The Cambridge Companion to Medieval Logic, edited by Catarina Dutilh Novaes and Stephen Read (St Andrews, Professor Emeritus of History and Philosophy of Logic in the School of Philosophical, Anthropological and Film Studies), has just appeared with CUP (September 2016). This volume, the first dedicated and comprehensive Companion to Medieval Logic, covers both the Latin and the Arabic traditions and shows that they were in fact sister traditions, which both arose against the background of a Hellenistic heritage and which influenced one another over the centuries. A series of chapters by both established and younger scholars covers the whole period including early and late developments, and offers new insights into this extremely rich period in the history of logic. The volume is divided into two parts, ‘Periods and Traditions’ and ‘Themes’, allowing readers to engage with the subject from both historical and more systematic perspectives. It will be a must-read for students and scholars of medieval philosophy, the history of logic, and the history of ideas.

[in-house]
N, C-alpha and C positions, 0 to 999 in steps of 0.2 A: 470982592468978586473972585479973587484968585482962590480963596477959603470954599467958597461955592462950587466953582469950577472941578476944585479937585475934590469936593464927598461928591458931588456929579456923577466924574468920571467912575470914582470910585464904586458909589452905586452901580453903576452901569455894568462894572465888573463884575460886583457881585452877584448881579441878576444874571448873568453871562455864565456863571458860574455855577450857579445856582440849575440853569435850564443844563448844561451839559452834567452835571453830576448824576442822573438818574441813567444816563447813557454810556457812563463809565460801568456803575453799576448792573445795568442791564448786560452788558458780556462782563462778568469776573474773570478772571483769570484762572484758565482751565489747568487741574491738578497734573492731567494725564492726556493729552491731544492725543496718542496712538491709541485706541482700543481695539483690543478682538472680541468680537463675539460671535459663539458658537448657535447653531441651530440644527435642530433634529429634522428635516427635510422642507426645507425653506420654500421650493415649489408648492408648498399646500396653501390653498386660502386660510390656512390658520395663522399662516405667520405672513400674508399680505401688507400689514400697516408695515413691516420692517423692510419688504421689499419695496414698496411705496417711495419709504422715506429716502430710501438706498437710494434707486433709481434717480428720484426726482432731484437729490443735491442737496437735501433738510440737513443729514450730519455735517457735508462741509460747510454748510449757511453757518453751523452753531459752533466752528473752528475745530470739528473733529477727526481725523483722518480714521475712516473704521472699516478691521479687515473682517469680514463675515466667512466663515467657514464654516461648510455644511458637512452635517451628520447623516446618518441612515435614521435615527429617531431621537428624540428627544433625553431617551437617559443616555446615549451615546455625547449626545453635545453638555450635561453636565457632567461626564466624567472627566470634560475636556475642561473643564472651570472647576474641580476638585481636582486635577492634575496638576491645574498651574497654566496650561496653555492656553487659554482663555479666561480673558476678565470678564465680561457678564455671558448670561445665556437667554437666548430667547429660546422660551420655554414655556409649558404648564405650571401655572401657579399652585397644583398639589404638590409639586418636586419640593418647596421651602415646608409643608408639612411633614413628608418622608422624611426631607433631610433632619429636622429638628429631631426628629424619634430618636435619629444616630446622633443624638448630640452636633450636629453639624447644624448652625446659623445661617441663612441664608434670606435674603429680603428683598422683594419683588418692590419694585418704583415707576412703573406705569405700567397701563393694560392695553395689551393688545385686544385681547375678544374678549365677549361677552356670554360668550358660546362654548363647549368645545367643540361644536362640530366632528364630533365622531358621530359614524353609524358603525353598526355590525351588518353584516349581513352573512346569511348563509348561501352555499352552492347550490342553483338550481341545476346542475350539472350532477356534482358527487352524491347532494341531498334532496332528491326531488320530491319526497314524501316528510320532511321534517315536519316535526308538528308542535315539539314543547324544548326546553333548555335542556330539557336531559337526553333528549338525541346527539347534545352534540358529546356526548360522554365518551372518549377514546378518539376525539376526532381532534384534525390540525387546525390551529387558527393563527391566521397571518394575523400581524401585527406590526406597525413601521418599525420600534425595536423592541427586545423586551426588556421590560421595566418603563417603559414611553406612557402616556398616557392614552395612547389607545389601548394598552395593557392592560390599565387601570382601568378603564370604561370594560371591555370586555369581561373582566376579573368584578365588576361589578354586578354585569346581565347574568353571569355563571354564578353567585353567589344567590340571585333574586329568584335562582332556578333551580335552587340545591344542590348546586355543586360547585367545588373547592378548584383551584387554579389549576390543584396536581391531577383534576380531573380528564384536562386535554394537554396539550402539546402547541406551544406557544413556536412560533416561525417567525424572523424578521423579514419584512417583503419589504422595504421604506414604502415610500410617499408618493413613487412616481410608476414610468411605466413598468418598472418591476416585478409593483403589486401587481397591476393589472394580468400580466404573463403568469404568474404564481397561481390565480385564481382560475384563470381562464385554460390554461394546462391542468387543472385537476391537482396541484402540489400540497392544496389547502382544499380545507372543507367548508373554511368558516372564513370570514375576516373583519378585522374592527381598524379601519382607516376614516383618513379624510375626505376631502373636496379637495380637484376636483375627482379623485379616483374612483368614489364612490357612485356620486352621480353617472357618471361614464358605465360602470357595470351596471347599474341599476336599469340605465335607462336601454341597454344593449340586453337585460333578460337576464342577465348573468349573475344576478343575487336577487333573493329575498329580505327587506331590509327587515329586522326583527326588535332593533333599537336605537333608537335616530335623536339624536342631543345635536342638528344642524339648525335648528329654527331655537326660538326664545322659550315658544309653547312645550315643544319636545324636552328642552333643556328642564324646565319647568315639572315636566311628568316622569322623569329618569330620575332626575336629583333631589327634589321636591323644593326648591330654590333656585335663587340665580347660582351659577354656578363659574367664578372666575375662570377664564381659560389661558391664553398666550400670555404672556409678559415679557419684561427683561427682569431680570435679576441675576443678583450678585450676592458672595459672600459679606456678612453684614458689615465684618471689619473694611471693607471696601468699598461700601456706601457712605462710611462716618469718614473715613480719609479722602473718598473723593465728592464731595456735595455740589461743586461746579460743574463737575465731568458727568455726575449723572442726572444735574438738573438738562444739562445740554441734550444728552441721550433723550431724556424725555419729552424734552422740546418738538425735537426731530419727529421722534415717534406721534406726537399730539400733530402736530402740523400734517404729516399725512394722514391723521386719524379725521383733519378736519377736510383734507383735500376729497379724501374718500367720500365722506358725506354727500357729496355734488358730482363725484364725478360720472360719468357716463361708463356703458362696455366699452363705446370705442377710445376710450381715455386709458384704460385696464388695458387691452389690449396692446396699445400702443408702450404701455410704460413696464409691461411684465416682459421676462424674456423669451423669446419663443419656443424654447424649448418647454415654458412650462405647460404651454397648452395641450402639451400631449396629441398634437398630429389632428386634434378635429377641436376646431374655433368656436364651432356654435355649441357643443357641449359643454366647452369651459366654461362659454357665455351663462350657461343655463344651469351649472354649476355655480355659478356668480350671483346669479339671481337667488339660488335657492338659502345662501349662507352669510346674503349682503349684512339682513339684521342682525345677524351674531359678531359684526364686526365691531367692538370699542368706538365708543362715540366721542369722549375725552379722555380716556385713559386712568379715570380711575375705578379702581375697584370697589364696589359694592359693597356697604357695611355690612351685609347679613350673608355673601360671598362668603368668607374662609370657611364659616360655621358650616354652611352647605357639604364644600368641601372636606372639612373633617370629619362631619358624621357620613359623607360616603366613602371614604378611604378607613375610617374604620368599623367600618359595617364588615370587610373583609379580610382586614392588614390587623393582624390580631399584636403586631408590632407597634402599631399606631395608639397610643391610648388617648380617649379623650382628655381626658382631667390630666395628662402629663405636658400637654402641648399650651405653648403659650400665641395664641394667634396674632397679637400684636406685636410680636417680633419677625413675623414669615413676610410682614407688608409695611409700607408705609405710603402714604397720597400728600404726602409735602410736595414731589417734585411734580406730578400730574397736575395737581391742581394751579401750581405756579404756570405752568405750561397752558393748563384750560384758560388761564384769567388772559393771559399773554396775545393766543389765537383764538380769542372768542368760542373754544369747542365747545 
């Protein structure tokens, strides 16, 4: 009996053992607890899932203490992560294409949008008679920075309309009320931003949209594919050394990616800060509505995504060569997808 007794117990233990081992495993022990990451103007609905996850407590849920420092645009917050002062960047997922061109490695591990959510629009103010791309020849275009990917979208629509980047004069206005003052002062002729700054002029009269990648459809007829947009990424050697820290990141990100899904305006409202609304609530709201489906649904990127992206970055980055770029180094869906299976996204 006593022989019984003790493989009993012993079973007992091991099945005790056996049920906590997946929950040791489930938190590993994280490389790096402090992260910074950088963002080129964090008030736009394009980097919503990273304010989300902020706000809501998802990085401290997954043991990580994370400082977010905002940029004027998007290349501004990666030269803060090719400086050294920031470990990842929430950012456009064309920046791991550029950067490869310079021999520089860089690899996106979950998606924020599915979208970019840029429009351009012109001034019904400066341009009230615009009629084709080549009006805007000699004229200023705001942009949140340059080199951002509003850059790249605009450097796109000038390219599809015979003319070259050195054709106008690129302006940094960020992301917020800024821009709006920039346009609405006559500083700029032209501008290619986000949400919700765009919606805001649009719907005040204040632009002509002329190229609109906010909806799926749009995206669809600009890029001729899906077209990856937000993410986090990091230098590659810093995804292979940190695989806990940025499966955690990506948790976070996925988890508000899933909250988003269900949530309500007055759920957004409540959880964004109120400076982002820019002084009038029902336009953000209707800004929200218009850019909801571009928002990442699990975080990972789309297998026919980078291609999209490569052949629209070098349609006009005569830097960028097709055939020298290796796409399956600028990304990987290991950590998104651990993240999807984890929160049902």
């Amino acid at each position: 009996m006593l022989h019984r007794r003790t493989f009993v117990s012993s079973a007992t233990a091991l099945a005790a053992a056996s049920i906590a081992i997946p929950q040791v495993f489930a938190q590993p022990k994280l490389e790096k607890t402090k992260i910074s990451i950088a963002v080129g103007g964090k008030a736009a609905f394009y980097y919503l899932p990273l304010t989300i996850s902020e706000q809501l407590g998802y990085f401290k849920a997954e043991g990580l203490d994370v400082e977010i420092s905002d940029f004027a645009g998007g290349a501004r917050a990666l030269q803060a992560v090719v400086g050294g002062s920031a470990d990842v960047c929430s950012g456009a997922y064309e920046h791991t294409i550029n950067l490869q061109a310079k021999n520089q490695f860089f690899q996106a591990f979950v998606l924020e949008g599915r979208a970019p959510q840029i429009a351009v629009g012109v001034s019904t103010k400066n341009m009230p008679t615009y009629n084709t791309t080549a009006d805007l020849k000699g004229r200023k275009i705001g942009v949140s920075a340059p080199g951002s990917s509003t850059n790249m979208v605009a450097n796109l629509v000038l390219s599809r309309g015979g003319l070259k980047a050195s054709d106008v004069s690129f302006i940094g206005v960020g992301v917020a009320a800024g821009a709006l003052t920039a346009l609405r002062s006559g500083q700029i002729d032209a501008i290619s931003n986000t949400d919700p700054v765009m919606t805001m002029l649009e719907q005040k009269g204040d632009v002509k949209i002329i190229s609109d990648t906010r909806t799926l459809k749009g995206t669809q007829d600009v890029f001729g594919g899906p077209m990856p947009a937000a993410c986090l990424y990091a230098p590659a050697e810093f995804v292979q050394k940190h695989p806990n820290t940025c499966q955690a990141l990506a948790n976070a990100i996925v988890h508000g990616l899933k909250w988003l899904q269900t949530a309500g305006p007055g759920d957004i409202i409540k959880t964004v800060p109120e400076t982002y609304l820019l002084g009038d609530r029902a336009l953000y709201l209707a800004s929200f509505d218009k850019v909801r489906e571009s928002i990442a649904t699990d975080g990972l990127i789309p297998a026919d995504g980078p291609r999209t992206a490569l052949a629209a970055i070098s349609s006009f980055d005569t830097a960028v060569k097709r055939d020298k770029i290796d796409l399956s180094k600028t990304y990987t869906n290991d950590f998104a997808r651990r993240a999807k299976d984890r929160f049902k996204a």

The cover picture above shows ‘The Three Philosophers’ by Giorgione (Giorgio Barbarelli da Castelfranco; c. 1477/8–1510). Although recent research suggests that the three figures are Pythagoras with his teachers Thales and Pherecydes, historically it has been interpreted as representing the transmission of knowledge from the Greeks through the Arabs to modern times.